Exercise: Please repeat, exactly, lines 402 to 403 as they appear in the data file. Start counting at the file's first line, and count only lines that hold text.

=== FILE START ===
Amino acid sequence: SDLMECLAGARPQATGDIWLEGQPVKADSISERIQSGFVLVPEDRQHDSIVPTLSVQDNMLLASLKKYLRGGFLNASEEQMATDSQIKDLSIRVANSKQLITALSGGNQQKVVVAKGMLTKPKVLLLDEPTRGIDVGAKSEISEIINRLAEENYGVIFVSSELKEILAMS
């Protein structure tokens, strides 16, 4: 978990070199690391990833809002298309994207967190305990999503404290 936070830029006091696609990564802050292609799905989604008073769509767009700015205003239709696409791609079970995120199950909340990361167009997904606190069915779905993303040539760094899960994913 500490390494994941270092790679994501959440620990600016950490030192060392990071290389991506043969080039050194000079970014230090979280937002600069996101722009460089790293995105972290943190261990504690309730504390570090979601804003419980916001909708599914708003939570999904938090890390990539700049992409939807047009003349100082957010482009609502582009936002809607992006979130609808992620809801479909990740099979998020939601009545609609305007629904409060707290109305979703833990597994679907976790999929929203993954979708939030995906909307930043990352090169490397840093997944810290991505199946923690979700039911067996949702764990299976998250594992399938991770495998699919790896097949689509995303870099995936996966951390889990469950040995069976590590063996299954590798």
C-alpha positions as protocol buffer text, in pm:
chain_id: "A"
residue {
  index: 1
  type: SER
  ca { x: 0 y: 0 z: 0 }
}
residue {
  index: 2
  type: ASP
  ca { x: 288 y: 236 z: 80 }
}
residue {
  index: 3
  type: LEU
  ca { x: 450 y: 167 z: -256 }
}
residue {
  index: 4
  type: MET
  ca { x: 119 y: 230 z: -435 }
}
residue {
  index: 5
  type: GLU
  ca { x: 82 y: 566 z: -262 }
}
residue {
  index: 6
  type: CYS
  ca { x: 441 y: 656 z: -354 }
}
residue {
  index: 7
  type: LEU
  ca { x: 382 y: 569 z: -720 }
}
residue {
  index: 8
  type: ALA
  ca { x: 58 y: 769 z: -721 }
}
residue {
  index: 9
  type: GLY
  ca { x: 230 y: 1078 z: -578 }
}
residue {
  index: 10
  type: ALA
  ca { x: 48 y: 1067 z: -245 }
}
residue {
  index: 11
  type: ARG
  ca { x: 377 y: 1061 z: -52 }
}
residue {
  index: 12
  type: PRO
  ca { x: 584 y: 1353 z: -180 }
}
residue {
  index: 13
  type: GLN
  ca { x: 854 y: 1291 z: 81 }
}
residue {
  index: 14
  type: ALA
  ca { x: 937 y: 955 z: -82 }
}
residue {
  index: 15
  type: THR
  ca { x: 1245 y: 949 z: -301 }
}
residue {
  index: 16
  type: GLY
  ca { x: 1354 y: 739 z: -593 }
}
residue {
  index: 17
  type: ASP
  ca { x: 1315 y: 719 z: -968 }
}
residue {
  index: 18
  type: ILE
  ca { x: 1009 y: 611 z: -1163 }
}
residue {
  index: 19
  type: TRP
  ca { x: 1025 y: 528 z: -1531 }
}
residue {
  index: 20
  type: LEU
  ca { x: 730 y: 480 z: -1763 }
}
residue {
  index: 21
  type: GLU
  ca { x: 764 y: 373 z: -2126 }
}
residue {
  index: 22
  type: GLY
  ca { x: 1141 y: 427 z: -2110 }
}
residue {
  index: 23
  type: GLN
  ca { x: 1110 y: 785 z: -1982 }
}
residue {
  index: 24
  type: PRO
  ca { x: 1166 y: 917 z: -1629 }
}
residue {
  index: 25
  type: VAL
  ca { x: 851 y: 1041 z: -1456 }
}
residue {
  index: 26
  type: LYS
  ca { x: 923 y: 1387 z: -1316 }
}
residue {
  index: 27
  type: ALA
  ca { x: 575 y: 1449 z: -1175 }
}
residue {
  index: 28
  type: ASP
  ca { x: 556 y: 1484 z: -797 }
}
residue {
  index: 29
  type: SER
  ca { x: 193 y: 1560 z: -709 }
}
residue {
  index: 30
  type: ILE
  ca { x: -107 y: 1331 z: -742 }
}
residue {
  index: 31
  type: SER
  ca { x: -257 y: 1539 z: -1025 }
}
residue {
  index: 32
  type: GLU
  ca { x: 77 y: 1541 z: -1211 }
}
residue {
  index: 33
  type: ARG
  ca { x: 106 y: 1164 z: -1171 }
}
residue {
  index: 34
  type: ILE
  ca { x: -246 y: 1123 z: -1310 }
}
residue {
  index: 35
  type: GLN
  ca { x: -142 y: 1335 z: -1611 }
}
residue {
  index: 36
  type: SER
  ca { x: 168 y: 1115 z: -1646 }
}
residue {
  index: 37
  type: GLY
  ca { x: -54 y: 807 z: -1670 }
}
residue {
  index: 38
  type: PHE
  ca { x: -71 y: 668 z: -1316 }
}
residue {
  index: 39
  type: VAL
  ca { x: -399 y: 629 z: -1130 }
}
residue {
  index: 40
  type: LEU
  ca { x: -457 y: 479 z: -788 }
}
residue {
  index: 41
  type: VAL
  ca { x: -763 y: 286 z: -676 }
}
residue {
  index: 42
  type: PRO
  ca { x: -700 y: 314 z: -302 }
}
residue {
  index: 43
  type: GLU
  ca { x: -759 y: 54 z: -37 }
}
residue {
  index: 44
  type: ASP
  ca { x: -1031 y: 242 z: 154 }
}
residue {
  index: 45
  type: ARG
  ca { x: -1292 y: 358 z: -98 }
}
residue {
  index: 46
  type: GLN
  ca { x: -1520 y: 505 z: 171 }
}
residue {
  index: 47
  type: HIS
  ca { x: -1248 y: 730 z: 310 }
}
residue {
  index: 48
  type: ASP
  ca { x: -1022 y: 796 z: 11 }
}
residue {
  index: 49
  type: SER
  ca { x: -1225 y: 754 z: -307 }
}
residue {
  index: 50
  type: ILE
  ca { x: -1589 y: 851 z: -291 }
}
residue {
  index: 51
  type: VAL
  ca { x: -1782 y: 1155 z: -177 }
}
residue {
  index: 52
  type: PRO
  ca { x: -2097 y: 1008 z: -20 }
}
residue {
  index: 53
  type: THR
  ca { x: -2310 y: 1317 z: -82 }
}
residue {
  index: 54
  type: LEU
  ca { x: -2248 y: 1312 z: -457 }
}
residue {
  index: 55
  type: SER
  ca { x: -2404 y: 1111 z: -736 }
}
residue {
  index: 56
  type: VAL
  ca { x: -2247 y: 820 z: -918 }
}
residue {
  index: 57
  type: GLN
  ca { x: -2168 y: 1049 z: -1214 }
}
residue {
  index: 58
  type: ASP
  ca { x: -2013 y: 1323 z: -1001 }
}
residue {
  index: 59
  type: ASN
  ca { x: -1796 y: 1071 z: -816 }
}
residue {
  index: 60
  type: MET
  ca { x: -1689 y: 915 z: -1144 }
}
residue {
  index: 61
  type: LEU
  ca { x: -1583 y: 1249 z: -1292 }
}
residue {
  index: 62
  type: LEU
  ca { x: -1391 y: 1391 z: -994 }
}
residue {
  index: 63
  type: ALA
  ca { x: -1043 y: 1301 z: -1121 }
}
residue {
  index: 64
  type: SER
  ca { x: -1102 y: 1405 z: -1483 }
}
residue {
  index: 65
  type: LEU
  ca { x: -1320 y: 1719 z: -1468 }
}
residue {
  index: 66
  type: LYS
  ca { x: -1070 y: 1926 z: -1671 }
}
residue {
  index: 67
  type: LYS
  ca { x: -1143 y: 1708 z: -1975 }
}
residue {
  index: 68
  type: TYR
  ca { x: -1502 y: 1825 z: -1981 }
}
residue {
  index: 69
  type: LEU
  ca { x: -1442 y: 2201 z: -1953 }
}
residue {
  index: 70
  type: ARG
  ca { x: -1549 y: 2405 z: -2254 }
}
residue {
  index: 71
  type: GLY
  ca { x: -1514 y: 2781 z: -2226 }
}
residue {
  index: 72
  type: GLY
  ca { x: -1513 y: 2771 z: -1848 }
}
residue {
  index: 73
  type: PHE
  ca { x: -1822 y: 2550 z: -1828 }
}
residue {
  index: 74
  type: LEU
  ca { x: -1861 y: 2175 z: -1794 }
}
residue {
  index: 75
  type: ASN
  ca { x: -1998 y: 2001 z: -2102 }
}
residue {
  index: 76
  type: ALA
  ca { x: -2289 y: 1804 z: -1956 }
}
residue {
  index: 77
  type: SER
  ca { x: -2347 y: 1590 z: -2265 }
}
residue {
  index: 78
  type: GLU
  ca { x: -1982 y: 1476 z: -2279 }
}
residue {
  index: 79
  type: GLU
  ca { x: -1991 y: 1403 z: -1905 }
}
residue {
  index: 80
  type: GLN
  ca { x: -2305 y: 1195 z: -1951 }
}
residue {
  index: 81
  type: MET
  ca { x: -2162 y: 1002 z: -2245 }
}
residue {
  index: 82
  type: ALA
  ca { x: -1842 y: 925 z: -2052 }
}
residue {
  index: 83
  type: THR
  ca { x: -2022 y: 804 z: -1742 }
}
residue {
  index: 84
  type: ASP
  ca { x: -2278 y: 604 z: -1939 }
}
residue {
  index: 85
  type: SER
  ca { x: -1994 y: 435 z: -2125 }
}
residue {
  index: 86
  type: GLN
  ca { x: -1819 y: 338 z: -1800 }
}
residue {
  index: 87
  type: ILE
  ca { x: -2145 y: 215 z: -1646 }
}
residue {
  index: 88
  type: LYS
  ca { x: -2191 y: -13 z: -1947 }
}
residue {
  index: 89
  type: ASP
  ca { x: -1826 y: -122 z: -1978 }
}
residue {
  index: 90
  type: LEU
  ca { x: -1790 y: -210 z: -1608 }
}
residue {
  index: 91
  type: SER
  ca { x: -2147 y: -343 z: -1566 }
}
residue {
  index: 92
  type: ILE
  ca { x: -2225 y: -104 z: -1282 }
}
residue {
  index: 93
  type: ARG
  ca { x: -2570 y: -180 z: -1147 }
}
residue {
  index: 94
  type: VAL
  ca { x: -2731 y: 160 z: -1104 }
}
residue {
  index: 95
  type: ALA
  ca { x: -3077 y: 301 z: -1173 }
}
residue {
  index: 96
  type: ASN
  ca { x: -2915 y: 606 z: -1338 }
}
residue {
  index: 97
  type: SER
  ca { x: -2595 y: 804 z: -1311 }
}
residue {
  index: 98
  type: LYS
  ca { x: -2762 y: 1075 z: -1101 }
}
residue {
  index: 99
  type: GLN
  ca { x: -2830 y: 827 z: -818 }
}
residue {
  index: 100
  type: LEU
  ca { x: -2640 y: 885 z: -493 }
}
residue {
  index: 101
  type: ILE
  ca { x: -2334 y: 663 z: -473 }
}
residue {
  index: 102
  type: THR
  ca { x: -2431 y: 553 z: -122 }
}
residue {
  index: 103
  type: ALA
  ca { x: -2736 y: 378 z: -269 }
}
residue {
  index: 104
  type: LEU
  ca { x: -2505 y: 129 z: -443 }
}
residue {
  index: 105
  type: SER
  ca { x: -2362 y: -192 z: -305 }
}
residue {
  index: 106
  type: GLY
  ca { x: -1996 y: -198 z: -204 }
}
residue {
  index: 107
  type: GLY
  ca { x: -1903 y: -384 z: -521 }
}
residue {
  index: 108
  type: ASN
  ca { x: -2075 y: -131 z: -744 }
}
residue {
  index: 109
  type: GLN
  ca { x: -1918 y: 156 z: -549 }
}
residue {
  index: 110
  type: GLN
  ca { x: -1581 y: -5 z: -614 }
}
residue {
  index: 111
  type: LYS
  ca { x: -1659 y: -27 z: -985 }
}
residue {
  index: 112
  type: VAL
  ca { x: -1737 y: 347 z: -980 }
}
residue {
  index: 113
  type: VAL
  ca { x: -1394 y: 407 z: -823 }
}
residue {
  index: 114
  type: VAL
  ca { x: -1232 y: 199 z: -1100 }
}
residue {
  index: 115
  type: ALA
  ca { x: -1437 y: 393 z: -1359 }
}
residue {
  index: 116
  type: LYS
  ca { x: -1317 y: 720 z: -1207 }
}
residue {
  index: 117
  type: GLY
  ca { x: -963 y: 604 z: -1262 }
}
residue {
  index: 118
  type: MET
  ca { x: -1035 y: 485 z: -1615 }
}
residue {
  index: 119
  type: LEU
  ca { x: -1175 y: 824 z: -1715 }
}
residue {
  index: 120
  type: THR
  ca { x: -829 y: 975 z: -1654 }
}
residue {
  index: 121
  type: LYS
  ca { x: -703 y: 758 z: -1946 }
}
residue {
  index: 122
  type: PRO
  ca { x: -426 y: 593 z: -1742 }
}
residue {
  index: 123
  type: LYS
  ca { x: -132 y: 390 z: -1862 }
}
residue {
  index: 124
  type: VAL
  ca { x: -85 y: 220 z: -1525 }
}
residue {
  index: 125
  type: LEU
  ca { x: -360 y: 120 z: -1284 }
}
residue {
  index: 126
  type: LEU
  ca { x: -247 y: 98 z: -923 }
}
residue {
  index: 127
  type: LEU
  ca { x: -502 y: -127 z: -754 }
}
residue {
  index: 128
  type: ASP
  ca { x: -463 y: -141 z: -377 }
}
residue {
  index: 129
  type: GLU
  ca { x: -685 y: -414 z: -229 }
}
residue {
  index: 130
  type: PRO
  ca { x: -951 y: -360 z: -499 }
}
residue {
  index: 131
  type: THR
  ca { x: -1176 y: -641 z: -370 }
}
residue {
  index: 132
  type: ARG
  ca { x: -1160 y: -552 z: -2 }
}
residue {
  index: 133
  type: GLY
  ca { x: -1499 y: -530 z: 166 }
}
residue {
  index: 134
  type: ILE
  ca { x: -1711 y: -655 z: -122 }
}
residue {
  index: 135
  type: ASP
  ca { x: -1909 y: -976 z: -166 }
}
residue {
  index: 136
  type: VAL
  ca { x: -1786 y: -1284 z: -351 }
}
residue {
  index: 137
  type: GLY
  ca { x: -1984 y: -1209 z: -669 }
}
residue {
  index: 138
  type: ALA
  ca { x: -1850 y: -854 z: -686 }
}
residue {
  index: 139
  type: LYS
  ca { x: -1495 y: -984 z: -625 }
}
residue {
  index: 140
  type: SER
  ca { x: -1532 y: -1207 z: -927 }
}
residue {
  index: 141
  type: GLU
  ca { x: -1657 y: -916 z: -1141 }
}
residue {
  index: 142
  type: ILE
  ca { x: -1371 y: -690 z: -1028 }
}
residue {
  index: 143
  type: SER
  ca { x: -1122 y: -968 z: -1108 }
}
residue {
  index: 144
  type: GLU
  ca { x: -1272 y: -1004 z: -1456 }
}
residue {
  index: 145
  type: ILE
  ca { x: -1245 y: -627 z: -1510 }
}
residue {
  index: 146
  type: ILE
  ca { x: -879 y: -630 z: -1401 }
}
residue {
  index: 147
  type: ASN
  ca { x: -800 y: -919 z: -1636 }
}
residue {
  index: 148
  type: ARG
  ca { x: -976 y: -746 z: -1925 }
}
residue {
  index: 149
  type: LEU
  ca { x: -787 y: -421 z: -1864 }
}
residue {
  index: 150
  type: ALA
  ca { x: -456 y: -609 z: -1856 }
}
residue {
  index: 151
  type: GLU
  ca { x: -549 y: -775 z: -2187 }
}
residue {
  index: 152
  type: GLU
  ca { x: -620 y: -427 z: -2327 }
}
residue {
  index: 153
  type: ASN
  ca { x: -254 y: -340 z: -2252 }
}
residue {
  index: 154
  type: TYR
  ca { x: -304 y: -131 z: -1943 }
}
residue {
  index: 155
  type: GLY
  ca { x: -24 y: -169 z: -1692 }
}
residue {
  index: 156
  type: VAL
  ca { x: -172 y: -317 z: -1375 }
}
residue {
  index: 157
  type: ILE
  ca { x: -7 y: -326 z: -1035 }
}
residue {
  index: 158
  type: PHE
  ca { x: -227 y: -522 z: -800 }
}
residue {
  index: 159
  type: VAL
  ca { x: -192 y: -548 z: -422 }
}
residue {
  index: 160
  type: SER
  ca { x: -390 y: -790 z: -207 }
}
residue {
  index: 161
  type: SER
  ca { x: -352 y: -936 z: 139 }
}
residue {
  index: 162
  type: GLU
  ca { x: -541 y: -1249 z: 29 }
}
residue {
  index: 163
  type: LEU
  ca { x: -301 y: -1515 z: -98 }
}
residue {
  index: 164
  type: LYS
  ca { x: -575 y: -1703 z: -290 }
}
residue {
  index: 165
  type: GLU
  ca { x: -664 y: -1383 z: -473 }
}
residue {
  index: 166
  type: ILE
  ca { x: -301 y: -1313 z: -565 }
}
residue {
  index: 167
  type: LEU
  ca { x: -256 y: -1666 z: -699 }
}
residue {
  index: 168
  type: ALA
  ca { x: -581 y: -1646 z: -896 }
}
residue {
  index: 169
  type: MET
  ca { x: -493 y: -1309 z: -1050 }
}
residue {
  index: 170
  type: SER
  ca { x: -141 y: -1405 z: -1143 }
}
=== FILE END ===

  type: GLN
  ca { x: -2305 y: 1195 z: -1951 }